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Stanley Cup Final viewership nearly doubles as ESPN hopes to turn new fans into subscribers

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The NHL’s return to Disney (DIS)’s family of sports networks brought in nearly double the viewers of last year’s Stanley Cup Final, according to new data from Walt Disney Company subsidiary ESPN.

With an average of 4.6 million viewers, this year’s final — played between the Tampa Bay Lightning and Colorado Avalanche and aired on both broadcast and cable television — increased viewership by 84% year-over-year.

“We’re just very thrilled with the results,” ESPN SVP of Programming & Acquisitions Ilan Ben-Hanan, who leads ESPN’s NHL coverage, told Yahoo Finance before Game 5 (video above). “And remember, this is just year one of a seven-year deal. There's still so much more room to grow, but we're really excited about where we're headed.”

In April 2021, Disney reported ESPN+ subscribers at 13.8 million. In its most recent earnings report, the company reported the number of subscribers had nearly doubled over the past year, now sitting at 22.3 million.

Colorado Avalanche's Logan O'Connor celebrates with the Stanley Cup after beating the Tampa Bay Lightning in the 2022 Stanley Cup Final. (Photo: Geoff Burke-USA TODAY Sports)
Colorado Avalanche's Logan O'Connor celebrates with the Stanley Cup after beating the Tampa Bay Lightning in the 2022 Stanley Cup Final. (Photo: Geoff Burke-USA TODAY Sports)

ESPN spent a reported $2.8 billion for seven years of NHL media rights. While the increased viewership for the league is an immediate positive impact, Ben-Hanan has noted in the past, the deal and its 75 games exclusively streamed on ESPN+ were intended to drive digital subscribers rather than television ratings.

“When we look at the numbers over this whole hockey season, the NHL has been a huge part of our success,” Ben-Hanan said. “Of course, there’s been lots of other great exclusive events on ESPN+ in that time. But we certainly recognize and value that hockey fans have come to recognize ESPN+ as a home for them.”

Snatching up media rights deals has been the main driver of live sports coverage on ESPN+ since the service’s inception in 2018. The strategy has been to secure rights and flaunt products on broadcast and cable networking, then build out further content behind the subscription model.

In the last year alone, the league has launched additional or initial streaming coverage of the NHL, PGA Tour, UFC, and lacrosse’s two largest professional leagues (the National Lacrosse League and Premier Lacrosse League). On Friday, the Sports Business Journal reported ESPN paid “around $75-90 million” per year to retain F1 broadcasting rights. Some of those races will be streamed exclusively on ESPN+.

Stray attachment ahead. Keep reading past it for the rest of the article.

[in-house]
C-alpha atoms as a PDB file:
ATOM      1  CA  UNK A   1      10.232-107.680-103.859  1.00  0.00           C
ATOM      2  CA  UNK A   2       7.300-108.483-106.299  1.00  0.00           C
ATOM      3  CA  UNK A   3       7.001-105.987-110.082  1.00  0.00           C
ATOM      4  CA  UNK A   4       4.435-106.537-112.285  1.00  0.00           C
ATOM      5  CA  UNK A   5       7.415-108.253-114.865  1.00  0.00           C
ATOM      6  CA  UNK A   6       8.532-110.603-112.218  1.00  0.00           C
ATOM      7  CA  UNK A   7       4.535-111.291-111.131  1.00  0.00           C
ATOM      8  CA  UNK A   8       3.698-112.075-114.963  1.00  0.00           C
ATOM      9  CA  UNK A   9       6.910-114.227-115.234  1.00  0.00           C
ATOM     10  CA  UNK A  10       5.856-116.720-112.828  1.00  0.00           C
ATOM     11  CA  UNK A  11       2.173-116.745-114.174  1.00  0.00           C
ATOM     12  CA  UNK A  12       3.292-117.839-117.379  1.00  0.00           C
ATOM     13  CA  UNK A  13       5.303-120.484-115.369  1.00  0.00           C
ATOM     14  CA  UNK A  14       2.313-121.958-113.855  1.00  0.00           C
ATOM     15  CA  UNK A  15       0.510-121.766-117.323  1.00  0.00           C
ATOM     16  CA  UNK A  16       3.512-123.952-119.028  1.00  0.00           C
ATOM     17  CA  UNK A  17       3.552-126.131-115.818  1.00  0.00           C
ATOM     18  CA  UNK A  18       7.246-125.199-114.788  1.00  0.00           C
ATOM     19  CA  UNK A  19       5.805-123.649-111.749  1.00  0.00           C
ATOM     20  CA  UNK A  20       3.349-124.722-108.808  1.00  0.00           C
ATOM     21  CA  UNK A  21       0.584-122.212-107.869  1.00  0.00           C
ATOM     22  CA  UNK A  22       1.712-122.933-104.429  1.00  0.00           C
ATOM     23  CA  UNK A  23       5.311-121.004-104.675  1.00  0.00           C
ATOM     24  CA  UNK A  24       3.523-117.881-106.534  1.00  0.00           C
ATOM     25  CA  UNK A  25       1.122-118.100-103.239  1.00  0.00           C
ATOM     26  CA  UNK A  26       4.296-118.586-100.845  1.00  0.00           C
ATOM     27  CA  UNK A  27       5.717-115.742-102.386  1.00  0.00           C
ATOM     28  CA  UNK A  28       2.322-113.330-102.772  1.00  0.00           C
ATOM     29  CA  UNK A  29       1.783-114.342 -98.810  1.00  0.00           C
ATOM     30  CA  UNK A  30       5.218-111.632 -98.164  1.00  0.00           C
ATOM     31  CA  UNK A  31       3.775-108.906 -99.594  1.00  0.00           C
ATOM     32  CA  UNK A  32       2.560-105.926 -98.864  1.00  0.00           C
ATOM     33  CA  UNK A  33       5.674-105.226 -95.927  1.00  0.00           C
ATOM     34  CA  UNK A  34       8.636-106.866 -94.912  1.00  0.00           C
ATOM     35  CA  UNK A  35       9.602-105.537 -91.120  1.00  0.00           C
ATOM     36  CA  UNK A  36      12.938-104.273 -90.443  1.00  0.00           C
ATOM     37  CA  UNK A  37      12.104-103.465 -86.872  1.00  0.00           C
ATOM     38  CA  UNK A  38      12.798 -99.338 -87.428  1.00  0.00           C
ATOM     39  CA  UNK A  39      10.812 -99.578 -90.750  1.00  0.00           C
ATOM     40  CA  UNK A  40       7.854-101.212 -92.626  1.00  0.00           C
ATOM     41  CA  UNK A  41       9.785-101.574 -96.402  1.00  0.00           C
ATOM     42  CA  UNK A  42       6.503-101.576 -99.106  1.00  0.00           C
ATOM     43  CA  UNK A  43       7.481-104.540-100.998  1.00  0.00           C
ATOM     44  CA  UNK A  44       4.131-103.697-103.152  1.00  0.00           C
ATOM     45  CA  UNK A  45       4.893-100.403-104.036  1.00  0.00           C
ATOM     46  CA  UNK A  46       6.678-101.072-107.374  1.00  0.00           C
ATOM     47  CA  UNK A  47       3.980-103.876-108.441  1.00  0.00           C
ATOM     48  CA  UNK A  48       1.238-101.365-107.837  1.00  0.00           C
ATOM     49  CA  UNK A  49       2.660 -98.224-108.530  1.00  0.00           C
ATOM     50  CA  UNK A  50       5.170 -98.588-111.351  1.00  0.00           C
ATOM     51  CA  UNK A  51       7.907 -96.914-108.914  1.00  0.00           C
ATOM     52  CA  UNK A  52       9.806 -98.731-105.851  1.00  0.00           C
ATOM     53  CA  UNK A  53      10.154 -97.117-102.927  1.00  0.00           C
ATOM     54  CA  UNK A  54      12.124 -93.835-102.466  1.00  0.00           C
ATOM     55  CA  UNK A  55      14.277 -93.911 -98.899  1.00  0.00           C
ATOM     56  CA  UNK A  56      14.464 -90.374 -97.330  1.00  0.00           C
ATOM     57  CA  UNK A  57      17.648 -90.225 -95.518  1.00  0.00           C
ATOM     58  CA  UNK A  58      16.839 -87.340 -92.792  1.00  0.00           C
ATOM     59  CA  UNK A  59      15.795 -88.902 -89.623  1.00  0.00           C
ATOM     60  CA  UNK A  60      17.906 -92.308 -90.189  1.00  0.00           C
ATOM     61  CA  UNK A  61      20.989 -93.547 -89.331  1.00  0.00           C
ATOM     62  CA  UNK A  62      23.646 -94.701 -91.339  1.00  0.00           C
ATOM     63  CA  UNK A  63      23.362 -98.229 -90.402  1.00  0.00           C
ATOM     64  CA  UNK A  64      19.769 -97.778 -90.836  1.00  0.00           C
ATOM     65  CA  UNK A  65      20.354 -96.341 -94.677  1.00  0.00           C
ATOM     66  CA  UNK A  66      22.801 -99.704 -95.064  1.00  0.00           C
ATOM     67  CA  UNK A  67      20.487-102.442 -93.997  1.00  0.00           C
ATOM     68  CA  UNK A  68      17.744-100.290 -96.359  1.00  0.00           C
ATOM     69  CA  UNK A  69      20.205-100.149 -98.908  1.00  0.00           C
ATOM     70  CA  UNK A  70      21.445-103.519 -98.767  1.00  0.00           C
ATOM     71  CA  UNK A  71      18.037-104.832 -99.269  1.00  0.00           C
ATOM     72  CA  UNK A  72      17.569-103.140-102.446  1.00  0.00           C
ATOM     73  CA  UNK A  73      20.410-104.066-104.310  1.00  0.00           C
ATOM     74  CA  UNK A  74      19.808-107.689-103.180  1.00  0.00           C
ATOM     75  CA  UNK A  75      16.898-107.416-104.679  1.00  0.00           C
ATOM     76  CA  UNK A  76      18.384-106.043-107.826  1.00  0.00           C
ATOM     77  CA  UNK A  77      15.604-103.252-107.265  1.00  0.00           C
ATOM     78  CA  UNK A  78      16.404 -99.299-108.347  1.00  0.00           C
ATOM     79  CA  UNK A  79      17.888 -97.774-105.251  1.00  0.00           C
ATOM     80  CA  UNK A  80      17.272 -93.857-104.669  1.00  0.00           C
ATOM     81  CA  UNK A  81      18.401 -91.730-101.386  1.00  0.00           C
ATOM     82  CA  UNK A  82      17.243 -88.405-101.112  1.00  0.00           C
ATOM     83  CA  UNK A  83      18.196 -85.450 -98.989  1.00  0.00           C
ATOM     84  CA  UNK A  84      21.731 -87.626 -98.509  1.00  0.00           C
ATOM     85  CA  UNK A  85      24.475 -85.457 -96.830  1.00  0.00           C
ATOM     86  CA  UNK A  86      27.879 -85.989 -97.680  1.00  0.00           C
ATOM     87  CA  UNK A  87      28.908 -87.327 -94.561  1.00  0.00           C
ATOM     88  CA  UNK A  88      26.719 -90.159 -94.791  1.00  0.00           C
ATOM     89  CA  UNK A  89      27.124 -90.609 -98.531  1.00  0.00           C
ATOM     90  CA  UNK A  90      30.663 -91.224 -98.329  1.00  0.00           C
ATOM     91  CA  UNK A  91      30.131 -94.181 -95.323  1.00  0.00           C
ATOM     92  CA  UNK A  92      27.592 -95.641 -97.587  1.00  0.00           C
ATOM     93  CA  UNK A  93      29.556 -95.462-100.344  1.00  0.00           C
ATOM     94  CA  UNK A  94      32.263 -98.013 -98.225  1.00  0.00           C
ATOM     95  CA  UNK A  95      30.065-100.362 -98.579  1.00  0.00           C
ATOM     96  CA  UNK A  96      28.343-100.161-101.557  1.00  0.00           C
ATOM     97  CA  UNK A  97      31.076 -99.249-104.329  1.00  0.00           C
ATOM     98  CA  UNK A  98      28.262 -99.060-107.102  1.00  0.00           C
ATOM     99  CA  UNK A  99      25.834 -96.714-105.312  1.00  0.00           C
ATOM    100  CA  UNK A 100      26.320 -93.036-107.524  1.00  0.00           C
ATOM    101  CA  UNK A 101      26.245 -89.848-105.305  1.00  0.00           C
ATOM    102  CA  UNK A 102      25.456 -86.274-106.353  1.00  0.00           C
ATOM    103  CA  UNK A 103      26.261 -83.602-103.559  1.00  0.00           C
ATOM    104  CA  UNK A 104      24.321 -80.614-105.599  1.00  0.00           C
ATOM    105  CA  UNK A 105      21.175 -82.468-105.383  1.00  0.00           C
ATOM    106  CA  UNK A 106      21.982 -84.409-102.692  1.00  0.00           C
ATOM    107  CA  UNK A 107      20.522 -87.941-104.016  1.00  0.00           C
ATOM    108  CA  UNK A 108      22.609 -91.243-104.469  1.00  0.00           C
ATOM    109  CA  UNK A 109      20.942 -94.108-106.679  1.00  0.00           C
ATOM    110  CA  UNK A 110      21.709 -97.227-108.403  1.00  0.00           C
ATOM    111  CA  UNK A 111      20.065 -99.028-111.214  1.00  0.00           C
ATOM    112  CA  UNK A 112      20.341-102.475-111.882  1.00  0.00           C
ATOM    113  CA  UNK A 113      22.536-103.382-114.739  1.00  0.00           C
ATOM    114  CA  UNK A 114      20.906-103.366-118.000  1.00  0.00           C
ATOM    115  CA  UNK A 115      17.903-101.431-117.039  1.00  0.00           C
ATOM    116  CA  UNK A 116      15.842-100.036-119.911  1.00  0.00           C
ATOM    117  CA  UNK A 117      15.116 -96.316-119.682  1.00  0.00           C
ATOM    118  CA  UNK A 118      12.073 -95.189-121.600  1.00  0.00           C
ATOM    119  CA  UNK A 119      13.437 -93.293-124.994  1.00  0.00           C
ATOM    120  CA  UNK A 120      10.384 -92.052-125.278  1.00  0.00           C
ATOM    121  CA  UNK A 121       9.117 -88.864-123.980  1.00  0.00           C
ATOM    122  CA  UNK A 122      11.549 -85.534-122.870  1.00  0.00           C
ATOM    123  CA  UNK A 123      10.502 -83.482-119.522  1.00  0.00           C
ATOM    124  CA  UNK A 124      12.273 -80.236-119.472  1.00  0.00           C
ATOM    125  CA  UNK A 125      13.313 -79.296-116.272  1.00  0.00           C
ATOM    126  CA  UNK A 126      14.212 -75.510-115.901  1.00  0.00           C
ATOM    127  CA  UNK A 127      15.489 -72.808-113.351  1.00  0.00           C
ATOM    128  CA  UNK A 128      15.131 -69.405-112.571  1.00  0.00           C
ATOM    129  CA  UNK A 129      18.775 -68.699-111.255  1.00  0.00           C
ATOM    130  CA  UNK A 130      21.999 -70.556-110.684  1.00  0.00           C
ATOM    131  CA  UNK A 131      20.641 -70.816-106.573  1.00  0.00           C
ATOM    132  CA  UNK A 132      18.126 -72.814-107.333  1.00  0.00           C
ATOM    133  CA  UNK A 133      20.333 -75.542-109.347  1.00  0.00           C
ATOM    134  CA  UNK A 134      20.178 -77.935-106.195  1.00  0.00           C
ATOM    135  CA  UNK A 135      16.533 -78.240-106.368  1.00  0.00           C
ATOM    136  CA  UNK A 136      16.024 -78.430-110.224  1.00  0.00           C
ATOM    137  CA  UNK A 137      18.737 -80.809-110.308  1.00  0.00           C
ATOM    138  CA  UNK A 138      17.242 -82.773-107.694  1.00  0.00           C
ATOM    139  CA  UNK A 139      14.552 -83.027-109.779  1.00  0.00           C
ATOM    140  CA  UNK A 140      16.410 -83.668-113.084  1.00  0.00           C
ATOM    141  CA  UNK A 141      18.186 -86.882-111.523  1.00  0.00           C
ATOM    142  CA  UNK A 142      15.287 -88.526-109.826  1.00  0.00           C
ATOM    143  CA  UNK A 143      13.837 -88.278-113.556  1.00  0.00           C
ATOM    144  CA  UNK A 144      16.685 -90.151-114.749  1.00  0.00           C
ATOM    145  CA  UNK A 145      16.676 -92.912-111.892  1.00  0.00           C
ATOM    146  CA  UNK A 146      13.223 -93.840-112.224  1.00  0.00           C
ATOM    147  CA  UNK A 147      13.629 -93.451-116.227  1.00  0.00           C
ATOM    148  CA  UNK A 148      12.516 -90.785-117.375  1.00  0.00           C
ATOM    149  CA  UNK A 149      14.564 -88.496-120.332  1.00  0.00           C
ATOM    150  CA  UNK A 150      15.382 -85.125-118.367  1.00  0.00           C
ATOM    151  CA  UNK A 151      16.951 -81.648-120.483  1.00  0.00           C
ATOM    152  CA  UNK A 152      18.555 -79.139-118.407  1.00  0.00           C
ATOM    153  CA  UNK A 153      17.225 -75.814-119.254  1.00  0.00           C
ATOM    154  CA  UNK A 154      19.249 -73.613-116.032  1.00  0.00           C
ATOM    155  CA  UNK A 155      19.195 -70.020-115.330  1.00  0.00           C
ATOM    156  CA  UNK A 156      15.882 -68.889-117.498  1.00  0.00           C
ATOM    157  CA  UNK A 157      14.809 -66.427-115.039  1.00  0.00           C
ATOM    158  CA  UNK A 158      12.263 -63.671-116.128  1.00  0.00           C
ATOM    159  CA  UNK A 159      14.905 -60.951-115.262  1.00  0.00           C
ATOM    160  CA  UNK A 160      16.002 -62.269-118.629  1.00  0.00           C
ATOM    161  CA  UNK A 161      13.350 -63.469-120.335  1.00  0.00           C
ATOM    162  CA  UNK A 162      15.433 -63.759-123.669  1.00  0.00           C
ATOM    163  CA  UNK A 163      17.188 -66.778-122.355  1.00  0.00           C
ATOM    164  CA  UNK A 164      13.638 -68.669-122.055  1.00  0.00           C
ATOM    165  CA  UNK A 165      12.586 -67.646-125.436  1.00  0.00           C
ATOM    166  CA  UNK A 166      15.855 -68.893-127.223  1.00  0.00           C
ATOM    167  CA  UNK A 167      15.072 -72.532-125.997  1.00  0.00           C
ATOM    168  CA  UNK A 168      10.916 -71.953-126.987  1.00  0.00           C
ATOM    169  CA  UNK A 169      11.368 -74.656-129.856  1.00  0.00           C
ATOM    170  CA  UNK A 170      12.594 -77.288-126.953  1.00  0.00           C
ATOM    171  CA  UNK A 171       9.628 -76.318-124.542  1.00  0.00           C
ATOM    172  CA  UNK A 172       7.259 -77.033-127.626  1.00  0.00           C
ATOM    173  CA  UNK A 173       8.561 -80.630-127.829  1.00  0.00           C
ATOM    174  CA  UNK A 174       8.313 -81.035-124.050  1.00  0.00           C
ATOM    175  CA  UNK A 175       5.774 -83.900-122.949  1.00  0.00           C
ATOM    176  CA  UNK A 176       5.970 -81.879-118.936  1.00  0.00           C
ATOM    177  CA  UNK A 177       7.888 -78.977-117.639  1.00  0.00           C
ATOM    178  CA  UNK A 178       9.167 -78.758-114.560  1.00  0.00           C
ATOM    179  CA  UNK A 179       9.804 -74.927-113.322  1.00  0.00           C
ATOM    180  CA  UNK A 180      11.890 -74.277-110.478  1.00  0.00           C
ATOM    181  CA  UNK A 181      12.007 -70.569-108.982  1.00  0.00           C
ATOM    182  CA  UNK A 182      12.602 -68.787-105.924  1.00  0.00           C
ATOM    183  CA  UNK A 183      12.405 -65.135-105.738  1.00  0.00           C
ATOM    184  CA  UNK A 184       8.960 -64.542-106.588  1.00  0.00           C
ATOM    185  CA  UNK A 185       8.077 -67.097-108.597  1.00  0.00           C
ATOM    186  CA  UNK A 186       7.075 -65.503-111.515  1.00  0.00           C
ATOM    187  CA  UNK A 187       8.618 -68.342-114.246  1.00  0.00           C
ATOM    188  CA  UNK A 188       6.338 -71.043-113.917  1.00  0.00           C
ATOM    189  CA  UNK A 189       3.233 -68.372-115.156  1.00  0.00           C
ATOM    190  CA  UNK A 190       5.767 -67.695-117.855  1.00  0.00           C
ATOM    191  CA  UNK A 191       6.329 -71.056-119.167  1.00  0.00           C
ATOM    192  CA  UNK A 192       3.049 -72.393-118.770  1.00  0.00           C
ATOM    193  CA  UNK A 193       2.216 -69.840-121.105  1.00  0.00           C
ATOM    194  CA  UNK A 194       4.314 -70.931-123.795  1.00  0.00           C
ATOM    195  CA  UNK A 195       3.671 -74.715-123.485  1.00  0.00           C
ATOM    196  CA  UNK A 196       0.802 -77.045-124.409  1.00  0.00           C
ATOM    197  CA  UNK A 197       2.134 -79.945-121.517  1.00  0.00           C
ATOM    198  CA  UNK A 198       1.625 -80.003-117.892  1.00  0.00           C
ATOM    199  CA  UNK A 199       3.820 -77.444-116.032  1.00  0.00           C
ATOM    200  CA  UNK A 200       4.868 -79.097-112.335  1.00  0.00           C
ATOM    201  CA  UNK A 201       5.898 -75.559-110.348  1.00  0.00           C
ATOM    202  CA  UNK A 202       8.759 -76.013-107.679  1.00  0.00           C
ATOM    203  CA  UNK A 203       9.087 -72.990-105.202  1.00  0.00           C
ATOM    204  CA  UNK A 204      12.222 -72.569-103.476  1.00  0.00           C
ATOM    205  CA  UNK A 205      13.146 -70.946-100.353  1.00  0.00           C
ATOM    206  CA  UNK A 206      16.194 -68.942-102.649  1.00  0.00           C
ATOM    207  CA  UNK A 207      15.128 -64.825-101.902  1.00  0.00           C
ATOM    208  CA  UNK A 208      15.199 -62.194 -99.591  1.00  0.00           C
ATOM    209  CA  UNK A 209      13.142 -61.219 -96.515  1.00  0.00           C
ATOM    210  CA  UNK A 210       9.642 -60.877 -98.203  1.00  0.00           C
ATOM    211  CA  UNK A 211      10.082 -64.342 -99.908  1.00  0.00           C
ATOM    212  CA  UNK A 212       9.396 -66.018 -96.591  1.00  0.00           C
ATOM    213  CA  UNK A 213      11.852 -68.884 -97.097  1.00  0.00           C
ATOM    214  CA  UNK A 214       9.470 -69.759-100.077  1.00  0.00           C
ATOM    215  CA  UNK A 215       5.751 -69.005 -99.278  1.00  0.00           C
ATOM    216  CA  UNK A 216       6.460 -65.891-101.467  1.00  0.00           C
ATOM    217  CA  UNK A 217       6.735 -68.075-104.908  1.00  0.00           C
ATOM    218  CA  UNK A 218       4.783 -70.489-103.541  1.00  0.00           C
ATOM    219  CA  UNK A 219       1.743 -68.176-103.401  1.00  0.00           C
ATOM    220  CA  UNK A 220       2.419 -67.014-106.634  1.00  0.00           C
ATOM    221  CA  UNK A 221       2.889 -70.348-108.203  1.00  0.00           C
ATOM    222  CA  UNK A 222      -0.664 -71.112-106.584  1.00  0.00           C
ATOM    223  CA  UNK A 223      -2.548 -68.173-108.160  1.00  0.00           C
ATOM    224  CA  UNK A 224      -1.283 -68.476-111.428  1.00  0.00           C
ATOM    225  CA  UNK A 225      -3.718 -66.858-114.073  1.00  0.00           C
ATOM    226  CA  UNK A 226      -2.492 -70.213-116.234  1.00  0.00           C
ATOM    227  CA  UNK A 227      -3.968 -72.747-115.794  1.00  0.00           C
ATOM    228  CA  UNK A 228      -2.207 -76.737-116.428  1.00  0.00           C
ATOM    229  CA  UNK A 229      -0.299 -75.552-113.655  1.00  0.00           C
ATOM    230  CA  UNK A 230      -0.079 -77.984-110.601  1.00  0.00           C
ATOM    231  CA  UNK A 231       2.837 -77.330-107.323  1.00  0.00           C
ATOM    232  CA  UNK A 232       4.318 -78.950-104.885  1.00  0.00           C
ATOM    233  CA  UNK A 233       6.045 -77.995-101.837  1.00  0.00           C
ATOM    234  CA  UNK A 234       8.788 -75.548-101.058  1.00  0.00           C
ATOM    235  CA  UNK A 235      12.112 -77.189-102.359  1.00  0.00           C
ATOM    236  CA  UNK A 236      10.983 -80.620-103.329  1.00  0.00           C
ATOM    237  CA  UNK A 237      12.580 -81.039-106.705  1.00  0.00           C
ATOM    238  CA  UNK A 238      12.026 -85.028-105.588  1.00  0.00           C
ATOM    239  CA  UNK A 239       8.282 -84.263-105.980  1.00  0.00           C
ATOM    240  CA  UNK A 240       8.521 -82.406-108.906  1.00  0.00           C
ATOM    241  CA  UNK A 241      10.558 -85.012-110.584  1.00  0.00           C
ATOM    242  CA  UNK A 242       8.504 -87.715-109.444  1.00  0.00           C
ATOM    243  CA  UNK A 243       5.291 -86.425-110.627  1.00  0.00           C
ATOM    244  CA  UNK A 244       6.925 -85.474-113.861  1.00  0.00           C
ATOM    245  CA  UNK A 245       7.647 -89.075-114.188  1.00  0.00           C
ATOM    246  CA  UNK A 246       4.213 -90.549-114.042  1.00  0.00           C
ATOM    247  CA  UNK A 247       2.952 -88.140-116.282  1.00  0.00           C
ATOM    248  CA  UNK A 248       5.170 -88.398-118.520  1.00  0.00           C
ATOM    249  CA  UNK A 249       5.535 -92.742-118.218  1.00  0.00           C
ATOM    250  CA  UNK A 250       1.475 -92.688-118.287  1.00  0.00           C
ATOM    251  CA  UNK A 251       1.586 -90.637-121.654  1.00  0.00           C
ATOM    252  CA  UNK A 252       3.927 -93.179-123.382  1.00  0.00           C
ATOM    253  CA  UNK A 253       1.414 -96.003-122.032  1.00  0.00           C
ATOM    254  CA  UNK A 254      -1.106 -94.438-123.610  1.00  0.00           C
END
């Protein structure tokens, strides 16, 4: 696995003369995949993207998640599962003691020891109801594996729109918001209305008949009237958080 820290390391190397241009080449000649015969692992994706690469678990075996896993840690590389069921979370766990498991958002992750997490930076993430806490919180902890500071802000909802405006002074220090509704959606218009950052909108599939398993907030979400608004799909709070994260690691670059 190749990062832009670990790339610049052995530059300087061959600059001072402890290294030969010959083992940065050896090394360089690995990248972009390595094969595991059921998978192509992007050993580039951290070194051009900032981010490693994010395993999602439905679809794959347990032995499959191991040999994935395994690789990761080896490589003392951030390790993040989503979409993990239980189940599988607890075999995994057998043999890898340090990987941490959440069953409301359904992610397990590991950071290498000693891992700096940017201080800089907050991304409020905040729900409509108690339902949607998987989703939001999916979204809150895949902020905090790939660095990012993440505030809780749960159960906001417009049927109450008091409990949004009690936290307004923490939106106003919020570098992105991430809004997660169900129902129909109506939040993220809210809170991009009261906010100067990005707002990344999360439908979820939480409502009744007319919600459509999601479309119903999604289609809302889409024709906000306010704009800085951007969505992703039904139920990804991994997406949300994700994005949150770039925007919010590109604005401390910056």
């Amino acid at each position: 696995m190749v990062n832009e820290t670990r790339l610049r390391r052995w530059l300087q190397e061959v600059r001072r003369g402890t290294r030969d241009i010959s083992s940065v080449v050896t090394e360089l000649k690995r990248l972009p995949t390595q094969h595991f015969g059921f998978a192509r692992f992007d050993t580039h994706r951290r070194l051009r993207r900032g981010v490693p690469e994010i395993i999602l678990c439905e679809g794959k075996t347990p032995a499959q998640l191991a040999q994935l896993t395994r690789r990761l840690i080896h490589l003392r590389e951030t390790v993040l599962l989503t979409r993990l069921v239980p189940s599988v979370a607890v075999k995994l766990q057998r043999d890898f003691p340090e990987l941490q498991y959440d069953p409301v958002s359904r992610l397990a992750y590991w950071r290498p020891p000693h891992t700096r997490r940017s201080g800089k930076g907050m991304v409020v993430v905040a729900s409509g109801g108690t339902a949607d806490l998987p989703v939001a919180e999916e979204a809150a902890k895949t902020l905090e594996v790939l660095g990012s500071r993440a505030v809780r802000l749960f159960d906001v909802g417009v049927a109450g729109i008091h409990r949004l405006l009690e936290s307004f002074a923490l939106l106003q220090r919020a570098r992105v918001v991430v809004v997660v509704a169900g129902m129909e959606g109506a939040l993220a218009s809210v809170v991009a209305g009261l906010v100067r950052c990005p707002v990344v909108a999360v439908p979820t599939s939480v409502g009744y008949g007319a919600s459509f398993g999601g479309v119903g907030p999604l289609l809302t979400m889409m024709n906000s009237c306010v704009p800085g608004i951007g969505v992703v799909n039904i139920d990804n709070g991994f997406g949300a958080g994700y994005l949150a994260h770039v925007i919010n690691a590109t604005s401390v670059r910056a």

ESPN hasn’t streamed exclusive live coverage of its major properties such as the NFL, the NBA or the College Football Playoff, though, but that will change this season when the Broncos-Jaguars matchup in London on Oct. 30 is streamed exclusively on ESPN+.

Carolina Hurricanes' Andrei Svechnikov is interviewed by ESPN during the 2022 Stanley Cup playoffs on May 26, 2022 at PNC Arena. (Photo by Gregg Forwerck/NHLI via Getty Images)
Carolina Hurricanes' Andrei Svechnikov is interviewed by ESPN during the 2022 Stanley Cup playoffs on May 26, 2022 at PNC Arena. (Photo by Gregg Forwerck/NHLI via Getty Images)

In a conversation with Yahoo Finance last month, Jimmy Pitaro, chairman of ESPN and sports content at The Walt Disney Company, said ESPN does have the rights to simulcast its Monday Night Football matchups on ESPN+. As of June 29, however, the network doesn’t have plans to stream any additional games on the platform.

“We’re continuing to evaluate things, continuing to follow the consumer, the fan,” Pitaro said. “As the fan spends more and more time on a digital or direct to consumer platform, we’ll continue to be there and be present.”

During Disney’s most recent earnings call on May 11, 2022, CEO Bob Chapek teased out the possibility of moving traditional linear sports broadcasts onto streaming, but noted moves like the NHL’s ESPN+ deal are more like “putting one foot on the dock.” In other words, the day when Stanley Cup Final isn’t just a vehicle for subscriber growth but rather exclusively streamed to subscribers doesn’t appear to be anytime soon.

“The immediate plan is to continue to invest in ESPN+ as a complementary product to ESPN linear which we continue to invest in and acquire rights for,” Pitaro said. “In terms of when we would eventually take our flagship channels direct to consumer, we don’t have a date yet.”

Josh is a producer for Yahoo Finance Live.

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